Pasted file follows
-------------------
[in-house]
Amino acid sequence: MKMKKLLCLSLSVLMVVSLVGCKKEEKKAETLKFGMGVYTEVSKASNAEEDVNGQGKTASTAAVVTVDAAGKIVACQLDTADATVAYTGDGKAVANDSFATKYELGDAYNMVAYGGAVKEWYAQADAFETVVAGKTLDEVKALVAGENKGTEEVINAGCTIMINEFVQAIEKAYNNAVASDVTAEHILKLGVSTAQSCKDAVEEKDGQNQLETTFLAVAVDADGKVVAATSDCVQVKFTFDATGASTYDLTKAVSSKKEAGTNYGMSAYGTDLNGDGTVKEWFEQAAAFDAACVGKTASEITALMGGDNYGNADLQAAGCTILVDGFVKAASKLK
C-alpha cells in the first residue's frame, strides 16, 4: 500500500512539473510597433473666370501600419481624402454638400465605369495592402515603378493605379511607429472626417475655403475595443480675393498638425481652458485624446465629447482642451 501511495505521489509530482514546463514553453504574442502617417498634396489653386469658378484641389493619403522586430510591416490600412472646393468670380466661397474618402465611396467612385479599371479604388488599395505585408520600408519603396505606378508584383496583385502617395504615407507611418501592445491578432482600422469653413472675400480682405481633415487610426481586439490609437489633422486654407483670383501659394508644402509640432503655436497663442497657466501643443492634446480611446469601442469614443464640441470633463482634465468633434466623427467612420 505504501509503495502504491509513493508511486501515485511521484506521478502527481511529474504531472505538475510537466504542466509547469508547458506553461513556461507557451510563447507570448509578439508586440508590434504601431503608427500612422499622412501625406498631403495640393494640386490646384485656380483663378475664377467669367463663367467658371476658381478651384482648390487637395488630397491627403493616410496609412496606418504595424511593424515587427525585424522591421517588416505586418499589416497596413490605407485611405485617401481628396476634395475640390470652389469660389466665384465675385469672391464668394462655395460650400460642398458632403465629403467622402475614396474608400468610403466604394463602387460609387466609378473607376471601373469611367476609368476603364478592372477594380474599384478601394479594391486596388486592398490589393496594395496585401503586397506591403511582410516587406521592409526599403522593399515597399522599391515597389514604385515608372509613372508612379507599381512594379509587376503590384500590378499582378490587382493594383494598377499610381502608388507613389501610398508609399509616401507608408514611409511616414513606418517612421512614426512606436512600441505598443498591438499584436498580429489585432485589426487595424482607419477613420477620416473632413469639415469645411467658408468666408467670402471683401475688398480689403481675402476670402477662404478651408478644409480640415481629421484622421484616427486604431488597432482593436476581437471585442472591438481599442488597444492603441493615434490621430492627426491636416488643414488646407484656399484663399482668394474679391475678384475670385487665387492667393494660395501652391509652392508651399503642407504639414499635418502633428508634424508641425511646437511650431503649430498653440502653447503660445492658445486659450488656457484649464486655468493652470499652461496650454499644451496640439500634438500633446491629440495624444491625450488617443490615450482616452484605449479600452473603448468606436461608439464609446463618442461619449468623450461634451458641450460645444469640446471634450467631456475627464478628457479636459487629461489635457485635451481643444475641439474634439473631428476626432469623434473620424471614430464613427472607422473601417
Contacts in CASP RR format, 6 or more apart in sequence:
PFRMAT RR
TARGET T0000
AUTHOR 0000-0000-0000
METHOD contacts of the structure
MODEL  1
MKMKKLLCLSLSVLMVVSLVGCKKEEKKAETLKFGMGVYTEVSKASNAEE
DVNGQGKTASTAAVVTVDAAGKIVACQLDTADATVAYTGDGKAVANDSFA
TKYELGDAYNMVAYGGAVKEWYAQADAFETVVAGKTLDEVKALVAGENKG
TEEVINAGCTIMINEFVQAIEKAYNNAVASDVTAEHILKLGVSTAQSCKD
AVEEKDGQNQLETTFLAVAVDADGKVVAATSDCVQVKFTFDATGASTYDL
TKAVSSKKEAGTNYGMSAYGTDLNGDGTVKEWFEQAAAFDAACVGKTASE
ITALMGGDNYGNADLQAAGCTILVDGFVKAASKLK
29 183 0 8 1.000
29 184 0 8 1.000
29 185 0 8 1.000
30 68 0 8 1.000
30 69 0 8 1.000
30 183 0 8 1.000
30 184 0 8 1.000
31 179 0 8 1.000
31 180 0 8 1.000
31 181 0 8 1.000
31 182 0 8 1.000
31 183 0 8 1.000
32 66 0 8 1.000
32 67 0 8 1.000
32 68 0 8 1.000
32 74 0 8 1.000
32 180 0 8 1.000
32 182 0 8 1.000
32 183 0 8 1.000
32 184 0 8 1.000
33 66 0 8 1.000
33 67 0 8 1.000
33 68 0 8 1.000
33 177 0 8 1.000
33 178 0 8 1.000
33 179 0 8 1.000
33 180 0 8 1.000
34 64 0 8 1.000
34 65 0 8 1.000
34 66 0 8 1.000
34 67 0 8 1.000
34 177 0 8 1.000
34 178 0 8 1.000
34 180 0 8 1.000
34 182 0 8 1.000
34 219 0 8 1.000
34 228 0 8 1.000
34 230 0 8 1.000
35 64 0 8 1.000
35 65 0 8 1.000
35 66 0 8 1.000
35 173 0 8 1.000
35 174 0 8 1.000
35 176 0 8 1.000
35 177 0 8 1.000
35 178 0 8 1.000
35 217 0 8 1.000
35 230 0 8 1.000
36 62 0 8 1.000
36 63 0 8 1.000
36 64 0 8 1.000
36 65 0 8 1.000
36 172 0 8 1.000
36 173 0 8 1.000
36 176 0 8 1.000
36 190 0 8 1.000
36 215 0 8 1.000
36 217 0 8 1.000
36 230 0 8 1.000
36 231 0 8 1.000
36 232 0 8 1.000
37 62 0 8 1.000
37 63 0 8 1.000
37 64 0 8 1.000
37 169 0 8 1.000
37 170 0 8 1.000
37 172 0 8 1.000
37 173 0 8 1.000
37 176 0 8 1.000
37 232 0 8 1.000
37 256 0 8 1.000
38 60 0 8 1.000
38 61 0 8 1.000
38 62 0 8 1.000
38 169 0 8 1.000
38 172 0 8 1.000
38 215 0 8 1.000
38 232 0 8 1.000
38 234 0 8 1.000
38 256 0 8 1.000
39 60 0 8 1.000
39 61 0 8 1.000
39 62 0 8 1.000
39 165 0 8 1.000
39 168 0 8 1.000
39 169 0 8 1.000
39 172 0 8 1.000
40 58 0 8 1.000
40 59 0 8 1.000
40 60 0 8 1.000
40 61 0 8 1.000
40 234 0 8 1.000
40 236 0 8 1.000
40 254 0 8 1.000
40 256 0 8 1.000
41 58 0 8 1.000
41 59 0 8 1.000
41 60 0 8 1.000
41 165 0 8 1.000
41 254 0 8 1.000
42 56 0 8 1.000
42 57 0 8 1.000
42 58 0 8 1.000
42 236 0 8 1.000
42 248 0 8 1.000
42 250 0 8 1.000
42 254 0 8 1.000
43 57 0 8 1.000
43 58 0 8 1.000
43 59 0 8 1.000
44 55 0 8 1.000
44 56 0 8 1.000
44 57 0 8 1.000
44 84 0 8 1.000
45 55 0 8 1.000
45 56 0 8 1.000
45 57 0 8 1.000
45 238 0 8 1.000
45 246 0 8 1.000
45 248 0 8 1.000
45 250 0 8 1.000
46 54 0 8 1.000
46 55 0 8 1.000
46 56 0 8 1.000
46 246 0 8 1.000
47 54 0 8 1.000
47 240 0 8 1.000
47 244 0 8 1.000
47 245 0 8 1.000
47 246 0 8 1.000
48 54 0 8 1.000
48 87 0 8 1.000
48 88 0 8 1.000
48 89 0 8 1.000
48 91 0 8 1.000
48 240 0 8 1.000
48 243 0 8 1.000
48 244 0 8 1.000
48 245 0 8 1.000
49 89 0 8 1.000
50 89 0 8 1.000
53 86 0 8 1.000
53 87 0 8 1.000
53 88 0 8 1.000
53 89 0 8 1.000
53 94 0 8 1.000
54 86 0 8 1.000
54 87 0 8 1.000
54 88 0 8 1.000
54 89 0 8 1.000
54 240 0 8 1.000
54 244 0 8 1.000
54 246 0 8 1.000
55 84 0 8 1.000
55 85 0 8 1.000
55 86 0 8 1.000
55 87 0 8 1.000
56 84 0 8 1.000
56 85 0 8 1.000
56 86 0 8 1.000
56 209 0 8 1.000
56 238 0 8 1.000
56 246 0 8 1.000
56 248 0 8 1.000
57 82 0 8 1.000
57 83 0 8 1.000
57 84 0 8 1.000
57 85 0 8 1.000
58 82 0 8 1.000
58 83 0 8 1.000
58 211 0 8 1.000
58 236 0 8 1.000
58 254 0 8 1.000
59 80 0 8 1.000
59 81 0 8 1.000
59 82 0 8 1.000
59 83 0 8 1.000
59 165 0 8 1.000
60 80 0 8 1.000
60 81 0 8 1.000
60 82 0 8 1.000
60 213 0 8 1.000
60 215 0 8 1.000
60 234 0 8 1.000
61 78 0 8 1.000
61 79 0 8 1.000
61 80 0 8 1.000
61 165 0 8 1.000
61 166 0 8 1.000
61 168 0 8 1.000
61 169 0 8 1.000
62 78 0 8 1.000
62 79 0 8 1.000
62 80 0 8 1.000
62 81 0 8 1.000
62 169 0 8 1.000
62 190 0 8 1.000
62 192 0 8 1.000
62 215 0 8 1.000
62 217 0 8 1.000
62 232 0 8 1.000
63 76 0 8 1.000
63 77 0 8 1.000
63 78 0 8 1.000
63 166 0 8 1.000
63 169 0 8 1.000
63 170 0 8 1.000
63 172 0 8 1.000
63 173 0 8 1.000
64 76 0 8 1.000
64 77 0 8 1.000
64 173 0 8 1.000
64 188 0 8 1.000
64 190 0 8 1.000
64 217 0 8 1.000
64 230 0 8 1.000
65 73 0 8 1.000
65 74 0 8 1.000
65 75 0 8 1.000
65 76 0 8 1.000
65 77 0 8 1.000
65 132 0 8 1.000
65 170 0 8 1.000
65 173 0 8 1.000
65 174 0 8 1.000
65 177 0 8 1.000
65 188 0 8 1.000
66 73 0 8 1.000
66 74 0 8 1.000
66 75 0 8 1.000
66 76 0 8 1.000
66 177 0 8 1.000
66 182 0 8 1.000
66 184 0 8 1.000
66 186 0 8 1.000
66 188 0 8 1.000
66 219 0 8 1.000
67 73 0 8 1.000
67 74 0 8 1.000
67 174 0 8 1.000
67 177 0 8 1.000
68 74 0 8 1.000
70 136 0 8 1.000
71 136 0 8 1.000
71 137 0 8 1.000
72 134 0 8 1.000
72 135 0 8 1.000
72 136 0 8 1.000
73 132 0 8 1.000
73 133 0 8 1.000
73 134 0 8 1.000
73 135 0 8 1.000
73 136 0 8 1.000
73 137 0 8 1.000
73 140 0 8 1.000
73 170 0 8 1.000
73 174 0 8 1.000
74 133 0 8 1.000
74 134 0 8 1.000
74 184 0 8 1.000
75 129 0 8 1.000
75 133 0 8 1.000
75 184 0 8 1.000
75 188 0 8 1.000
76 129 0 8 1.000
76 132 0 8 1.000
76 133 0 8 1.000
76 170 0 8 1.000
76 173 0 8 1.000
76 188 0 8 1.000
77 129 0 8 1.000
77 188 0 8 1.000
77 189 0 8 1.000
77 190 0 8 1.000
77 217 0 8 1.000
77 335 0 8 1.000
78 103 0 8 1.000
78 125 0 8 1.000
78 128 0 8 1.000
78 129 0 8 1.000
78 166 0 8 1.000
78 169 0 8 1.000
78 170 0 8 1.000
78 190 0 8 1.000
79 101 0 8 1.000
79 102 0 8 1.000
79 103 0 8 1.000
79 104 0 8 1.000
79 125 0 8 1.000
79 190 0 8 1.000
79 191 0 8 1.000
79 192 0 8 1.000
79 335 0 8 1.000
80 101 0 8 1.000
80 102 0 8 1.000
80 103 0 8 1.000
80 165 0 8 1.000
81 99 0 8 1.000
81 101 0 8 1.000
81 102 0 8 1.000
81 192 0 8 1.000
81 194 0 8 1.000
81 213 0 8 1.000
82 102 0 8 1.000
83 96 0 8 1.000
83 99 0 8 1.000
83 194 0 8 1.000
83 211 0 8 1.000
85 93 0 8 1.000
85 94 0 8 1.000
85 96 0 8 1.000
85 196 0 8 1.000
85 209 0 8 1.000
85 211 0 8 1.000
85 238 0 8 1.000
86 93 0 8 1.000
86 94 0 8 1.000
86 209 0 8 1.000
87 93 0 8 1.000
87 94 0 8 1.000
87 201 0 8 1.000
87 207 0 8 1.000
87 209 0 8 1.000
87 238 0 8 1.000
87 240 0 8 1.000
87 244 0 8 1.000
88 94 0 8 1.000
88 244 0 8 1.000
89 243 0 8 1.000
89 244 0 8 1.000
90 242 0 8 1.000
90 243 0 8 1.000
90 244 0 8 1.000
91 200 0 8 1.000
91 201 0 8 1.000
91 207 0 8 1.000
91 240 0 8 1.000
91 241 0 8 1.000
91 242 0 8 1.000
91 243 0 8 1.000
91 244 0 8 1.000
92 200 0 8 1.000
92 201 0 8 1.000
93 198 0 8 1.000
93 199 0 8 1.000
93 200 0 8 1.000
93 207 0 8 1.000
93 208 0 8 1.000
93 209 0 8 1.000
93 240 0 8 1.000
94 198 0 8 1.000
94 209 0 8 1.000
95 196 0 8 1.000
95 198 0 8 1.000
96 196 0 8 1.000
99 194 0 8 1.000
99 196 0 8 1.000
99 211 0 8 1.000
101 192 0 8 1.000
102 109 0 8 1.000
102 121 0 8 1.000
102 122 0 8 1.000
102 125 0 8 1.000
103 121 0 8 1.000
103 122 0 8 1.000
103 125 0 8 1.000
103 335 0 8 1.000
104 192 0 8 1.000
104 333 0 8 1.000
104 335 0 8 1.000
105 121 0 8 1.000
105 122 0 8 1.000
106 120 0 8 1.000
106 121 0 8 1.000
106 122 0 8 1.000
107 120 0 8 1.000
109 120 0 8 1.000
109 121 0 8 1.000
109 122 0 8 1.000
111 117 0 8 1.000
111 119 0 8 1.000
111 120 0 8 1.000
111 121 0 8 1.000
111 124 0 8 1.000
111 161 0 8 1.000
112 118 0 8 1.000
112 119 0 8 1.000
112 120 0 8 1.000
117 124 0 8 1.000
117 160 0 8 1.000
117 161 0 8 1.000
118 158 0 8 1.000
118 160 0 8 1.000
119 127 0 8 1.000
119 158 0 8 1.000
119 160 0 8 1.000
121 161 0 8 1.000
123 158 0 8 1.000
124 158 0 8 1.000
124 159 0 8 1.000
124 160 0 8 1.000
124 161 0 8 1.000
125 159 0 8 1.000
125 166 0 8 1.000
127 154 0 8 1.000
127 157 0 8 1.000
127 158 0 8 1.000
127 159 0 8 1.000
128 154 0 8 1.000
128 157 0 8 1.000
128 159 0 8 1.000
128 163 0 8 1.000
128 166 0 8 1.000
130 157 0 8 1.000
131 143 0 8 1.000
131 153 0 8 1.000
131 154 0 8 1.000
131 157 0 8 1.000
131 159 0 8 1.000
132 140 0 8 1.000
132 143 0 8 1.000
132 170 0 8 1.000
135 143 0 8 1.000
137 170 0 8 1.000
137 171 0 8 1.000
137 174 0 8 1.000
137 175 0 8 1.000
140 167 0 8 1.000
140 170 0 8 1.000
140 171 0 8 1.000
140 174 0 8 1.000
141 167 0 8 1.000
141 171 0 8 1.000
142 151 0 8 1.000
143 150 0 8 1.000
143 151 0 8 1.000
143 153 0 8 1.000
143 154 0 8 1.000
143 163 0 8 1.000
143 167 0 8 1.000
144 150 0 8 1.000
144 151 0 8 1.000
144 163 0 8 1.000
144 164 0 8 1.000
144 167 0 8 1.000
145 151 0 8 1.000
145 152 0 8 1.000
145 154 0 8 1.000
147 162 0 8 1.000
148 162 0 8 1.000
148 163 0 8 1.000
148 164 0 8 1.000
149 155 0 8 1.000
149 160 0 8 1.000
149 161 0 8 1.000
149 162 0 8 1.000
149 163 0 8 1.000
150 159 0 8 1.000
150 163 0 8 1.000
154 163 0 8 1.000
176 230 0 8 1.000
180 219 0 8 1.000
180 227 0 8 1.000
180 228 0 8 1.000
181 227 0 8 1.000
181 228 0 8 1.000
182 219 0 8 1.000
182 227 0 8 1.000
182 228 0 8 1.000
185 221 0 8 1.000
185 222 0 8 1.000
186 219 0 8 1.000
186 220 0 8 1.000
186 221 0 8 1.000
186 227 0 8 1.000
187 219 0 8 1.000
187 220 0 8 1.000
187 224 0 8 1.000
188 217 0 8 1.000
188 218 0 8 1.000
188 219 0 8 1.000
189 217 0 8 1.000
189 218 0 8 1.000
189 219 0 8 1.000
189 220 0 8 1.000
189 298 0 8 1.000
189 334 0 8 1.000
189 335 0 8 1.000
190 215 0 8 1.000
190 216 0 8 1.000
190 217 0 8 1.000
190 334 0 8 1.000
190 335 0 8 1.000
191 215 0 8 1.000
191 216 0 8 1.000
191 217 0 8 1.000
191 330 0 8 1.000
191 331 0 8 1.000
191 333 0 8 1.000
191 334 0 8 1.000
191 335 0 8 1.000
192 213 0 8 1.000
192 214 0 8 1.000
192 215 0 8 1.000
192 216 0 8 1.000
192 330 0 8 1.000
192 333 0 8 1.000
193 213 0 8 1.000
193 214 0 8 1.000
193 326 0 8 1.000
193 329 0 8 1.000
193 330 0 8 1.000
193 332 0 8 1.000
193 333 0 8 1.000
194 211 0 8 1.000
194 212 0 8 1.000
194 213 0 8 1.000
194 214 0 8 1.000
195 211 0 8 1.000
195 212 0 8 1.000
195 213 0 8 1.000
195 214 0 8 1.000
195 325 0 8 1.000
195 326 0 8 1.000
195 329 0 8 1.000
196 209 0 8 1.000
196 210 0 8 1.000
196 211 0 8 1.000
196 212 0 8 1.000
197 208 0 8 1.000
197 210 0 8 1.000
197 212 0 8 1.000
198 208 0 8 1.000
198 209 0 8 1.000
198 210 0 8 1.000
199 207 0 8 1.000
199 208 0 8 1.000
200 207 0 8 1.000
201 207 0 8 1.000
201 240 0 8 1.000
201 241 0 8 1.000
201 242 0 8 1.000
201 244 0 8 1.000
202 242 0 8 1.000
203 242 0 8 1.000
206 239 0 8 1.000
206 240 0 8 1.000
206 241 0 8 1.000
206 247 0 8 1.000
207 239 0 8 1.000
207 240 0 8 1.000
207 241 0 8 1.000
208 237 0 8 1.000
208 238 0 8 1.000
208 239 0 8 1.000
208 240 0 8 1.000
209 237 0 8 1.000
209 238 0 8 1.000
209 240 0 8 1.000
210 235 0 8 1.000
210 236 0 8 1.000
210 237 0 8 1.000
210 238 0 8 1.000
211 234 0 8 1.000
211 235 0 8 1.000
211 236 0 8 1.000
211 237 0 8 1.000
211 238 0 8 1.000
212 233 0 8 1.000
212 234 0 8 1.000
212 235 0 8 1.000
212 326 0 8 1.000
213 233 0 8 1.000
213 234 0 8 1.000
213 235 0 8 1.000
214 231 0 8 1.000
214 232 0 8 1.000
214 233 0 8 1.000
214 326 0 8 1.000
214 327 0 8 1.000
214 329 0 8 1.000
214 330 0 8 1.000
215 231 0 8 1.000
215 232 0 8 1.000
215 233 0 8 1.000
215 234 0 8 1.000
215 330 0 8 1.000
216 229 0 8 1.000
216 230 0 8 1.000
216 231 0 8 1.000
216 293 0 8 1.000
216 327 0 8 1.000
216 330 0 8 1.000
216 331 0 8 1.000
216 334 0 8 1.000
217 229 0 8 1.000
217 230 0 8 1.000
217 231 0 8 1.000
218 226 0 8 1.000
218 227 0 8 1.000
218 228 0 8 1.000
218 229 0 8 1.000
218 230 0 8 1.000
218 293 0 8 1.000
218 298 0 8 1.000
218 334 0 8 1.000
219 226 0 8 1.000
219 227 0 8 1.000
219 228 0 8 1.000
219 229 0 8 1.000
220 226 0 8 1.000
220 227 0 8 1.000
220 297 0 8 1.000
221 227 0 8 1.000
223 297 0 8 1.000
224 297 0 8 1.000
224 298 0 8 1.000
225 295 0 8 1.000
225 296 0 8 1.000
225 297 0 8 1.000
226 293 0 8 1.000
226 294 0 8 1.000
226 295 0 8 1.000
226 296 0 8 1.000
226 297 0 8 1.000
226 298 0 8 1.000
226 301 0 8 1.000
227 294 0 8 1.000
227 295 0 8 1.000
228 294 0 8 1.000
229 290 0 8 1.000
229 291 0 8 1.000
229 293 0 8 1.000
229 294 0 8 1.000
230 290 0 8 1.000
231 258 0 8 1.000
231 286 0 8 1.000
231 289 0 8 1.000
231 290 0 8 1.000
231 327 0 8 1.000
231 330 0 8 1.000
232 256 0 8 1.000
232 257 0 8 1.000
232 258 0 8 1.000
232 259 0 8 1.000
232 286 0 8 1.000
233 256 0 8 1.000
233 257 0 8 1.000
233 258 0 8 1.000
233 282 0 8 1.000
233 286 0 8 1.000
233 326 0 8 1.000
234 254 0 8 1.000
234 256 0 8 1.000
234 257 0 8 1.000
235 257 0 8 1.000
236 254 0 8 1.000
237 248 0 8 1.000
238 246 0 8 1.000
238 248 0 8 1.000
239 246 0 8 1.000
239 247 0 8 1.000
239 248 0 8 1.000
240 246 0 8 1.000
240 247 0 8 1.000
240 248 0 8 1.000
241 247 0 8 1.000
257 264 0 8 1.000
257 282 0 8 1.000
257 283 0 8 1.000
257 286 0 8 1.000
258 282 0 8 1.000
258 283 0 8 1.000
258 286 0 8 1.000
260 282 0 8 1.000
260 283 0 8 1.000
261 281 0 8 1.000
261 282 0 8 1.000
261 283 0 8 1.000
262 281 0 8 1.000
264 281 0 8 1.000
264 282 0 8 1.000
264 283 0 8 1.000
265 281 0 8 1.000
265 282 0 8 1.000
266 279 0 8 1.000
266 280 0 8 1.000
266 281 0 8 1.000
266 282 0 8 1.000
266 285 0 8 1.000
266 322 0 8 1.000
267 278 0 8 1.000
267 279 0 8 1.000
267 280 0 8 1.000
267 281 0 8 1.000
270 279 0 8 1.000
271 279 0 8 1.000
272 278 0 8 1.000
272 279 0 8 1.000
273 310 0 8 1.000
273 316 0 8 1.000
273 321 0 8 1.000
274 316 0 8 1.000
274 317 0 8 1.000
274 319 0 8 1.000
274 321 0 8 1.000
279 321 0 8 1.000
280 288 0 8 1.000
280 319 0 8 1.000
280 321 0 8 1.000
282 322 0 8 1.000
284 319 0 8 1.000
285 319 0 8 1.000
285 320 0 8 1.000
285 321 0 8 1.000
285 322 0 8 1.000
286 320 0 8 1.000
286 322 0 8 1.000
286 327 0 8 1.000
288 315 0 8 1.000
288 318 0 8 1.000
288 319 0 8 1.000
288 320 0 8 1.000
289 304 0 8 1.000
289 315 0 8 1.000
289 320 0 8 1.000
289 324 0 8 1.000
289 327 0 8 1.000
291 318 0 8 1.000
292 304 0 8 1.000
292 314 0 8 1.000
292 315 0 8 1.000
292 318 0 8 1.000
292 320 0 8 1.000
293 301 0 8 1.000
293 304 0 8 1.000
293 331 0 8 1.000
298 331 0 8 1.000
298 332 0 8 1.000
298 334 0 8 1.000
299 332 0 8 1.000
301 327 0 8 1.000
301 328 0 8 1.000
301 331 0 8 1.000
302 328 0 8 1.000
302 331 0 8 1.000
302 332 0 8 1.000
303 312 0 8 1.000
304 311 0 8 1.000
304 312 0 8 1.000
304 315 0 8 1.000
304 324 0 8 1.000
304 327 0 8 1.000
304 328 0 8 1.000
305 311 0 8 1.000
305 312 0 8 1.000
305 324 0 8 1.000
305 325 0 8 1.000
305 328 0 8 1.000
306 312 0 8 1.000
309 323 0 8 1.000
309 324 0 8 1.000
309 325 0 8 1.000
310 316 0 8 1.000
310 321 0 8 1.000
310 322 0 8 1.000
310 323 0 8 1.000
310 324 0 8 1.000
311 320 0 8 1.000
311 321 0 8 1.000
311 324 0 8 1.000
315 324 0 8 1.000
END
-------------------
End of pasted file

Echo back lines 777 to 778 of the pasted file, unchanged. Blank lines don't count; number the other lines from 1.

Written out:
309 323 0 8 1.000
309 324 0 8 1.000